Second chance for CRM


Second chance for CRM

Microscope contributor


Once bitten, twice shy could well be the CRM epitaph. The technology has too often failed to live up to expectation as organisations have embarked upon multiple tactical deployments that have patently not fulfilled the CRM promise.


But times have changed: the prevalence of highly functional, low-cost, mid-market CRM solutions makes the much vaunted strategic deployment truly viable. Software functionality is no longer the barrier to success — it is attitude. It is time for organisations to take a board-level approach to determining the business goals for a strategic CRM implementation that will deliver quantifiable return on investment (ROI).


Many mid-market organisations have unused software licences hinting at CRM plans that have failed to come to fruition. In most cases, such implementations have been tactical, driven by departmental managers with a specific objective. Often deployments were ill conceived and gained little staff commitment. Little wonder that many firms have a tainted perception of CRM’s value.


Yet no company can deny it is a critical business tool. Organisations need to create a single view of the customer; they need to design more effective customer-facing processes and achieve more effective measurement.


So how can a company juggle the need for CRM technology with a reluctance to contemplate business-wide deployment? Success is dependent upon achieving a strategic deployment that reflects key business objectives. Yet it is this reluctance to embrace CRM that jeopardises many implementations. The CRM software decision-making process alone can run to two years as organisations invite suggestions from every part of the business, creating huge wishlists.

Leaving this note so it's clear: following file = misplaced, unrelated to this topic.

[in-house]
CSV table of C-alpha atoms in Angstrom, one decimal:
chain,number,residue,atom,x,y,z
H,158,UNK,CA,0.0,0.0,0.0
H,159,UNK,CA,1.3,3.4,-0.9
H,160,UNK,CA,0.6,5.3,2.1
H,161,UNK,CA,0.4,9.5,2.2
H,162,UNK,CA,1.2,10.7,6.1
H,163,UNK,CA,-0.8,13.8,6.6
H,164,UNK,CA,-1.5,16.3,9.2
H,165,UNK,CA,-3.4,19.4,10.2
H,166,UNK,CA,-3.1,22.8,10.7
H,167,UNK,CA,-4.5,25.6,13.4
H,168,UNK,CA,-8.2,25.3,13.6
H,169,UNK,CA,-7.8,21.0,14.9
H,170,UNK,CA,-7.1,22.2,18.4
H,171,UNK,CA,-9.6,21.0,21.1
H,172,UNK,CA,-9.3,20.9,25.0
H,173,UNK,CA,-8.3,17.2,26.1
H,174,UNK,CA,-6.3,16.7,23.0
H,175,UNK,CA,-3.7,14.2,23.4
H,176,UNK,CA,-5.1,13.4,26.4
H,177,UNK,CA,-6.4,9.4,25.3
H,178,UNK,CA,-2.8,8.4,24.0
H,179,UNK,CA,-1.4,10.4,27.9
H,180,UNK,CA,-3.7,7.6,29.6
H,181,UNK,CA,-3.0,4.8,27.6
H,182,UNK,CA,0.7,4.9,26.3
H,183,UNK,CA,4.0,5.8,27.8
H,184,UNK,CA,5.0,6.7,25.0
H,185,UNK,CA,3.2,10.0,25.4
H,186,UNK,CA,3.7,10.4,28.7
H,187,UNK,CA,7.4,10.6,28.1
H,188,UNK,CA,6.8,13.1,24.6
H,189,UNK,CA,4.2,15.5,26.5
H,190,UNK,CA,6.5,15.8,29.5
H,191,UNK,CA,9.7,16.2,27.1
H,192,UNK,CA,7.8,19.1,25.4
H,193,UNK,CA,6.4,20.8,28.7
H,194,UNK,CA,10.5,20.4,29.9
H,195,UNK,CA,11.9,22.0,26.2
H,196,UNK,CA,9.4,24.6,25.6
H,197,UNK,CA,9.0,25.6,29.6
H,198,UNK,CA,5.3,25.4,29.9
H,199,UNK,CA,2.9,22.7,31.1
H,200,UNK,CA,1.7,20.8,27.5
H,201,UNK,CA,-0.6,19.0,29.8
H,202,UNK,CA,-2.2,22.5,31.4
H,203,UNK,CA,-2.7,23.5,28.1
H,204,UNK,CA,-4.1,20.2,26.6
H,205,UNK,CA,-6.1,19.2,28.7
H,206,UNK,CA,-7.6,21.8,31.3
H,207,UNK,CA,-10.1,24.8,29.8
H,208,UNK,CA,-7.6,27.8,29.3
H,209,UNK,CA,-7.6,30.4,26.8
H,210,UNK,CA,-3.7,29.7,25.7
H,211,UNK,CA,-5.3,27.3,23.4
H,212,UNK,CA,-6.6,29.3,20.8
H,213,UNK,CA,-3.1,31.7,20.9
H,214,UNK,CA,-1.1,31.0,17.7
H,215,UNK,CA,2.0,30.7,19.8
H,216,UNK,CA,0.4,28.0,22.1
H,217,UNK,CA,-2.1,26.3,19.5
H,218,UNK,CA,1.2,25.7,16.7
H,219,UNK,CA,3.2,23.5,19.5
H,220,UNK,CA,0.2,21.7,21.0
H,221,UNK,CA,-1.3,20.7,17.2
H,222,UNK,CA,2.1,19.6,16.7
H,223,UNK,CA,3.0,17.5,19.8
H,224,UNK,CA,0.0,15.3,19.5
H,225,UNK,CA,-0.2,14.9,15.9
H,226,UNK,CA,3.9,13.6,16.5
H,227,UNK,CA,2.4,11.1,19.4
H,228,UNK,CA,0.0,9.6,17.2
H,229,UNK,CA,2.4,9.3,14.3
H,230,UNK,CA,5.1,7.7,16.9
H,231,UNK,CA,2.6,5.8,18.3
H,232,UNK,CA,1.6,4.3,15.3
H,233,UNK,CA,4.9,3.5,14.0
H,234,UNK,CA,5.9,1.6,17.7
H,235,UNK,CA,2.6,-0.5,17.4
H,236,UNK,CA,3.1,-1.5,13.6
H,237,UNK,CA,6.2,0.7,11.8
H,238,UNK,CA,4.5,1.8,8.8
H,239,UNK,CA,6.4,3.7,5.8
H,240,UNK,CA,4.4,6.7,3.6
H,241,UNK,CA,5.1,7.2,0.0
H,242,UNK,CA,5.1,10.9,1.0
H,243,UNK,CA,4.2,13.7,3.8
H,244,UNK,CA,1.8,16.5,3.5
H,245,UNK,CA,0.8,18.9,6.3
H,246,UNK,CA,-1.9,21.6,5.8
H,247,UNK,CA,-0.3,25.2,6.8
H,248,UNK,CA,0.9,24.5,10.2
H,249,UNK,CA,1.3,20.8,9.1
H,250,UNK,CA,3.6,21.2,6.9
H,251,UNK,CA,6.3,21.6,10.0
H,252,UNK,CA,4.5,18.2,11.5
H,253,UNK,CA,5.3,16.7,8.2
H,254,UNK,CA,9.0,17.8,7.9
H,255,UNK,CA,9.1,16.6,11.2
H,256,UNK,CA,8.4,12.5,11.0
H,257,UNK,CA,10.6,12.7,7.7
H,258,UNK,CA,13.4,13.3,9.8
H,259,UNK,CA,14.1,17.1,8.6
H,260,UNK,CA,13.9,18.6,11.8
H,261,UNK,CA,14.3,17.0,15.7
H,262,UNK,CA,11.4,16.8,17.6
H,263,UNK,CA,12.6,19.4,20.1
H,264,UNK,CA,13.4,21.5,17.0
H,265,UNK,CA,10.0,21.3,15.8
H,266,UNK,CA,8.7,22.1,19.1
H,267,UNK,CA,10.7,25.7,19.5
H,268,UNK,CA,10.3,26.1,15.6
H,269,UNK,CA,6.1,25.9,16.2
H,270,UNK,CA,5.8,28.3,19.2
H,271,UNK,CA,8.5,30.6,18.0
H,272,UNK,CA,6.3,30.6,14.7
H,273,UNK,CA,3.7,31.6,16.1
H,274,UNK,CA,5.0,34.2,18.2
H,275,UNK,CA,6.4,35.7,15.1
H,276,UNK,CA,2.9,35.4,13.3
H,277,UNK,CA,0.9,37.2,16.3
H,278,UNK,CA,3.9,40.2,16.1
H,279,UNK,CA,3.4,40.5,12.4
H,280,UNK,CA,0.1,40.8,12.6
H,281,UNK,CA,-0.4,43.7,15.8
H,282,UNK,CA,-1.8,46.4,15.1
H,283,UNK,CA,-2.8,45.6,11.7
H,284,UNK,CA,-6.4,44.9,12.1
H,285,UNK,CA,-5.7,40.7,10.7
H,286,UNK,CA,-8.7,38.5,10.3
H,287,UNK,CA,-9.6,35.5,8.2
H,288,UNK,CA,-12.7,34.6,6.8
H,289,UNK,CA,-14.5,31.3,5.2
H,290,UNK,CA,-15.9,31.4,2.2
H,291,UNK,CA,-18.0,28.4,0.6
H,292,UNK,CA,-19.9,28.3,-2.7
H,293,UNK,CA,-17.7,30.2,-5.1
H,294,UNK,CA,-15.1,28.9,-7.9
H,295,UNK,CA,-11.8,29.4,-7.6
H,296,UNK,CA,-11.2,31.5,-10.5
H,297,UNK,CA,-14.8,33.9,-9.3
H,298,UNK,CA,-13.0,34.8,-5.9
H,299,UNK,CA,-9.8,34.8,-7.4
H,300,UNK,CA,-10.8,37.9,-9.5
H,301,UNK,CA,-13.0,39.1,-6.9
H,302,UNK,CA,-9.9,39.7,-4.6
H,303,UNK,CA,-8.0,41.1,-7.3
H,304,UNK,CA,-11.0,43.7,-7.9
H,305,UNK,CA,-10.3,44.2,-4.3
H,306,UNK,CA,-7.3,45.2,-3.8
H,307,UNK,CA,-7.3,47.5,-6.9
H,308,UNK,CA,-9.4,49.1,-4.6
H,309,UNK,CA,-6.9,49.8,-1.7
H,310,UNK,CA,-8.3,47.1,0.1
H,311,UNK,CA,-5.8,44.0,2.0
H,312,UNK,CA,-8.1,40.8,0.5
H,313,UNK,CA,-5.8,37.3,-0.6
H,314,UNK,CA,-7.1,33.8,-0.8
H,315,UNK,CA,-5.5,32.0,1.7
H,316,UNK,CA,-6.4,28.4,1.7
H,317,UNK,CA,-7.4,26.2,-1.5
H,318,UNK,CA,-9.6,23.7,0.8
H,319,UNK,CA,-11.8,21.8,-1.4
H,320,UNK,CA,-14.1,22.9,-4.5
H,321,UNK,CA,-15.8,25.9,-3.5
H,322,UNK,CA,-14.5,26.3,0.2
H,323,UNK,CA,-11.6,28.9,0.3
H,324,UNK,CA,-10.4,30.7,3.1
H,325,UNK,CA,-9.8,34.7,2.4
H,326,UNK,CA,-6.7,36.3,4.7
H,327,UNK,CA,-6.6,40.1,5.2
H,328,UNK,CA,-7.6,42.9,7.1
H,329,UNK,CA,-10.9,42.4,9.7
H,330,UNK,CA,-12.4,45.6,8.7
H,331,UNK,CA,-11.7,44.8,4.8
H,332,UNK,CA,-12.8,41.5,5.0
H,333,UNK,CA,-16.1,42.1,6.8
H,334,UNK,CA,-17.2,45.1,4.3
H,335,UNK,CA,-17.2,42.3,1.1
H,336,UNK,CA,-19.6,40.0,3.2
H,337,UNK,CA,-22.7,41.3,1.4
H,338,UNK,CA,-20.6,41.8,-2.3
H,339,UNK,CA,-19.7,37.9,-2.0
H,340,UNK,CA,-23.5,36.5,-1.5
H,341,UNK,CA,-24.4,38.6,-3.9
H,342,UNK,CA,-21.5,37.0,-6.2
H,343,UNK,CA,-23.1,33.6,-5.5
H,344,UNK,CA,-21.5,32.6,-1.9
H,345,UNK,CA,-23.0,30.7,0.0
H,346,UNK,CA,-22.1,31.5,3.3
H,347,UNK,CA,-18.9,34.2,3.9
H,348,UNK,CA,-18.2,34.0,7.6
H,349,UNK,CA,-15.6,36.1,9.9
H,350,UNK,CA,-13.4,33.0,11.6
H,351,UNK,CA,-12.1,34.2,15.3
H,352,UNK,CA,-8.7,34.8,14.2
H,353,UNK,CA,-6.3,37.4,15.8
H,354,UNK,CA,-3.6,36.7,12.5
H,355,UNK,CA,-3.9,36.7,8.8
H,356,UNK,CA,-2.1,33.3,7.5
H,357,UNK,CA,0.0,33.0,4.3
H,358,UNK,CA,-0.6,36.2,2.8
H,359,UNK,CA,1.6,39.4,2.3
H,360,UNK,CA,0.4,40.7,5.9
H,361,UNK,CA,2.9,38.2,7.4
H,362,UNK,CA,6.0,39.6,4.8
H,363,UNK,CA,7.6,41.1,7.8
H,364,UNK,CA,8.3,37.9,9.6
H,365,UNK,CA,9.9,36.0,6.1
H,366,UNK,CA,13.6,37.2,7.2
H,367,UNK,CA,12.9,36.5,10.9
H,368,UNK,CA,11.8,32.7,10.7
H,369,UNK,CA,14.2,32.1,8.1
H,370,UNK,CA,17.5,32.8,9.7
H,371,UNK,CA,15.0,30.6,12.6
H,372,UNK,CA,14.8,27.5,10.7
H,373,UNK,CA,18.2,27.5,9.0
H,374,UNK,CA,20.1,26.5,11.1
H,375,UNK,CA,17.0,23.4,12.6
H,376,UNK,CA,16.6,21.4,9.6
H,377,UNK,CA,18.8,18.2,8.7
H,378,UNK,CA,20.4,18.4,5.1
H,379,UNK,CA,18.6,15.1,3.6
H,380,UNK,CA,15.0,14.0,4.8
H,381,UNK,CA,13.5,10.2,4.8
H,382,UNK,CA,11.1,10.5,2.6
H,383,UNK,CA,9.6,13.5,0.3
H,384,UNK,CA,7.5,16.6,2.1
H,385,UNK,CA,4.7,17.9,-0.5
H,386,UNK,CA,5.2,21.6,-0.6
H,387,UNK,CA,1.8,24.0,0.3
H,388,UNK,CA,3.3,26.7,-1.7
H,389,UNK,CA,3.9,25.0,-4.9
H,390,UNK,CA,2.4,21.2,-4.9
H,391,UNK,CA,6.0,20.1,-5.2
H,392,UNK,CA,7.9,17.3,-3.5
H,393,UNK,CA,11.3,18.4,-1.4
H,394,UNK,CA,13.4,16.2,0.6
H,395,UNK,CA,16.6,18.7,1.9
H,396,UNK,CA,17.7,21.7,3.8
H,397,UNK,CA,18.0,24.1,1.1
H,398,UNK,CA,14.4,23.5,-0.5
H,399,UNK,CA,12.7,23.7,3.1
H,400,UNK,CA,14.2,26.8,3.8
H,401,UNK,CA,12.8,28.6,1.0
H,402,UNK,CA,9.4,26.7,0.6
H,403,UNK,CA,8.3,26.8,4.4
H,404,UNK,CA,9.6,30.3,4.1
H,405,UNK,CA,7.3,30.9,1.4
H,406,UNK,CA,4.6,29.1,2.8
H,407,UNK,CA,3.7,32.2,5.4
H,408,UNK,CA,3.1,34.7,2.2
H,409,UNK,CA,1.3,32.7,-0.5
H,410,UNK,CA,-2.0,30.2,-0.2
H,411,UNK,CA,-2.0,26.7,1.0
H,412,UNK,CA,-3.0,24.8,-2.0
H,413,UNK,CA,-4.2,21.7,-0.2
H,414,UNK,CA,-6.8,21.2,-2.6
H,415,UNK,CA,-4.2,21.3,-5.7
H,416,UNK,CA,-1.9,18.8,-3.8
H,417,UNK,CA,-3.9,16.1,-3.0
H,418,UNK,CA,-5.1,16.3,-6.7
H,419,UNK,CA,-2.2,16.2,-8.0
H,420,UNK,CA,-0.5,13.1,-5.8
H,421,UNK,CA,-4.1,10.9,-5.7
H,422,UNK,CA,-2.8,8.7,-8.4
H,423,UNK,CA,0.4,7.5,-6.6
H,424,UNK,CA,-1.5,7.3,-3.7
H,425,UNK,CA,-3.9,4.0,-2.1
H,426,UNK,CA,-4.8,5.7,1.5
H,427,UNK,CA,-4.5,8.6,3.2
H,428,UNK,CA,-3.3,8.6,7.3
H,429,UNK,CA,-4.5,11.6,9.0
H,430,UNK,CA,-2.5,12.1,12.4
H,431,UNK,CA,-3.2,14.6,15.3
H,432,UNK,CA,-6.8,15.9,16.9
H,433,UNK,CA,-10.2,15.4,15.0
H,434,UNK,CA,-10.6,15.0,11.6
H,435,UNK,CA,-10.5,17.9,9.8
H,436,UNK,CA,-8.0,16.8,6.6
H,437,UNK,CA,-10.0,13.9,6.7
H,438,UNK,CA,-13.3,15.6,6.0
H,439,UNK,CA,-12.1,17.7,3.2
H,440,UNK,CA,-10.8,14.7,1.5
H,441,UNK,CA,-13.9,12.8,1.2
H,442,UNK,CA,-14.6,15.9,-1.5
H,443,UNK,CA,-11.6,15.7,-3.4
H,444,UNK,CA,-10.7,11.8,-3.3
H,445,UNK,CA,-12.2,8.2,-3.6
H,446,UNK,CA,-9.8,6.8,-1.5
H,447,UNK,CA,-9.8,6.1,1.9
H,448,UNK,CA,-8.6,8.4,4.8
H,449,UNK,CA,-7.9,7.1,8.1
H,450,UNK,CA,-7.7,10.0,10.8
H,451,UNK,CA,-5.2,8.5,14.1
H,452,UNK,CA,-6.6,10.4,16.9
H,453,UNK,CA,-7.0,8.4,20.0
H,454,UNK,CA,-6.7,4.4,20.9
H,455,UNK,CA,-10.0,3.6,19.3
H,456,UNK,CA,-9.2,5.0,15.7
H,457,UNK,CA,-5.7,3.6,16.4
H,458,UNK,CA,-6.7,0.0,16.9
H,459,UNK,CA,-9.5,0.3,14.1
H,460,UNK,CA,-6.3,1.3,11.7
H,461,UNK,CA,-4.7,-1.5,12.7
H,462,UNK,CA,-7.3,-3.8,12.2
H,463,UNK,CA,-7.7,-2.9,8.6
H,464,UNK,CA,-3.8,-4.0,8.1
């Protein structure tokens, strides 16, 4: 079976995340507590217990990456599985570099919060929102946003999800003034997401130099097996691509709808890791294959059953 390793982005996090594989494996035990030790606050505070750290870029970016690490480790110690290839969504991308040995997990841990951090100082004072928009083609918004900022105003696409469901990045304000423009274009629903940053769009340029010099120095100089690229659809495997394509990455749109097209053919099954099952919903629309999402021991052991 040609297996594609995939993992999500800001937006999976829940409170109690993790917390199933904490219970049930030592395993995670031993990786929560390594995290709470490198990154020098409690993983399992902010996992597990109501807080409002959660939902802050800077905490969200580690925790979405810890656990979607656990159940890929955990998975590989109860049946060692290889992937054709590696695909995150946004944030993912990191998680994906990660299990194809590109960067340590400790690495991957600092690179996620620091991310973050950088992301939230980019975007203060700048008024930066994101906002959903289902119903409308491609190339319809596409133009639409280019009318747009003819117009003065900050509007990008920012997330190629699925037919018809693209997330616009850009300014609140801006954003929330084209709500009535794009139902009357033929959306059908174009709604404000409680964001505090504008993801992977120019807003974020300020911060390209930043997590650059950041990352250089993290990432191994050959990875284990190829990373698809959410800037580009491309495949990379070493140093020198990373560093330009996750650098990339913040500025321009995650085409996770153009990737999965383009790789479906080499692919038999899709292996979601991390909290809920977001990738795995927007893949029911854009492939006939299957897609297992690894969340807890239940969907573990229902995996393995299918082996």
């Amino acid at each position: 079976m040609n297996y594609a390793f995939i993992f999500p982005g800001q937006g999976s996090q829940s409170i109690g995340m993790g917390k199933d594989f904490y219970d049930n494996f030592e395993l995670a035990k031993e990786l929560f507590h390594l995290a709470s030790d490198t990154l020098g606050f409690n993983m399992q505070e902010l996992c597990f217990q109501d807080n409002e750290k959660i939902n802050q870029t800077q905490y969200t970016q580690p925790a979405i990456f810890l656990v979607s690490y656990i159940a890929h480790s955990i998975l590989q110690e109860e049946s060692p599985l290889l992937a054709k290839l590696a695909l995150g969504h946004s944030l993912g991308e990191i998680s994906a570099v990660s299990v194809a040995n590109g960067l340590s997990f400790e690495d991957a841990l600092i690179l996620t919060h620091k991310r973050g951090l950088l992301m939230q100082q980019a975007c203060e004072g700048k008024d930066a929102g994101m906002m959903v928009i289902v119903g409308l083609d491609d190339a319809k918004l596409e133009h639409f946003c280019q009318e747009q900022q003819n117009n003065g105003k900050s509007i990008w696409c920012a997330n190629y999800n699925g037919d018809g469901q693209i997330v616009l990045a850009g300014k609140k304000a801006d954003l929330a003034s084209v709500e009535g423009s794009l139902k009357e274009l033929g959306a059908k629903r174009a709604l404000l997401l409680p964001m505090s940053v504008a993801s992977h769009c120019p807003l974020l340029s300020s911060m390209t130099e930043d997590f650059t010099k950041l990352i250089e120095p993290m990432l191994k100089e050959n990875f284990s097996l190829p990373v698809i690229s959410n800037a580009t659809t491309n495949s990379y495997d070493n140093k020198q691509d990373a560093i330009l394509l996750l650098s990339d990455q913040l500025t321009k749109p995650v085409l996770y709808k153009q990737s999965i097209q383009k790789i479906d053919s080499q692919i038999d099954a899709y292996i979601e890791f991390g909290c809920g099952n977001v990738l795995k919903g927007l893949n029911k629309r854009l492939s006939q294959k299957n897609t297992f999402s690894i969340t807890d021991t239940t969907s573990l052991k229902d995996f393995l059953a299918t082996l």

This is absurd. Delegating CRM requirements to middle managers can only result in failure: their view is, by default, tactical and departmental. The only way to achieve a strategic implementation is to define a solution that meets the company’s top five or ten priorities.


CRM requirements are open to interpretation, but an organisation knows its key business challenges and objectives. Senior management should be able to pinpoint the areas that will deliver quantifiable business value and ROI.


A strategic implementation will cost more than any tactical solution. The product sets are the same — mid-market products now offer the functionality to support a strategic deployment. But getting a strategic implementation right requires consultancy and facilitation to help an organisation define its priorities, enable process change and ensure a smooth transition.


Furthermore, a strategic implementation raises the issue of data quality. Without the right tools to create a clean, consistent customer database, organisations will compromise the deployment.


In what is now a commodity technology market, it is these combined technical and consultancy skills, supported by the right senior management attitude, that are the key to CRM success.


Organisations have been down the tactical route before, so why repeat their mistakes? Yes, achieving a strategic implementation is challenging, and more expensive, but with the right approach, it can transform an organisation’s attitude to CRM.



John Haigh is head of CRM at CPiO

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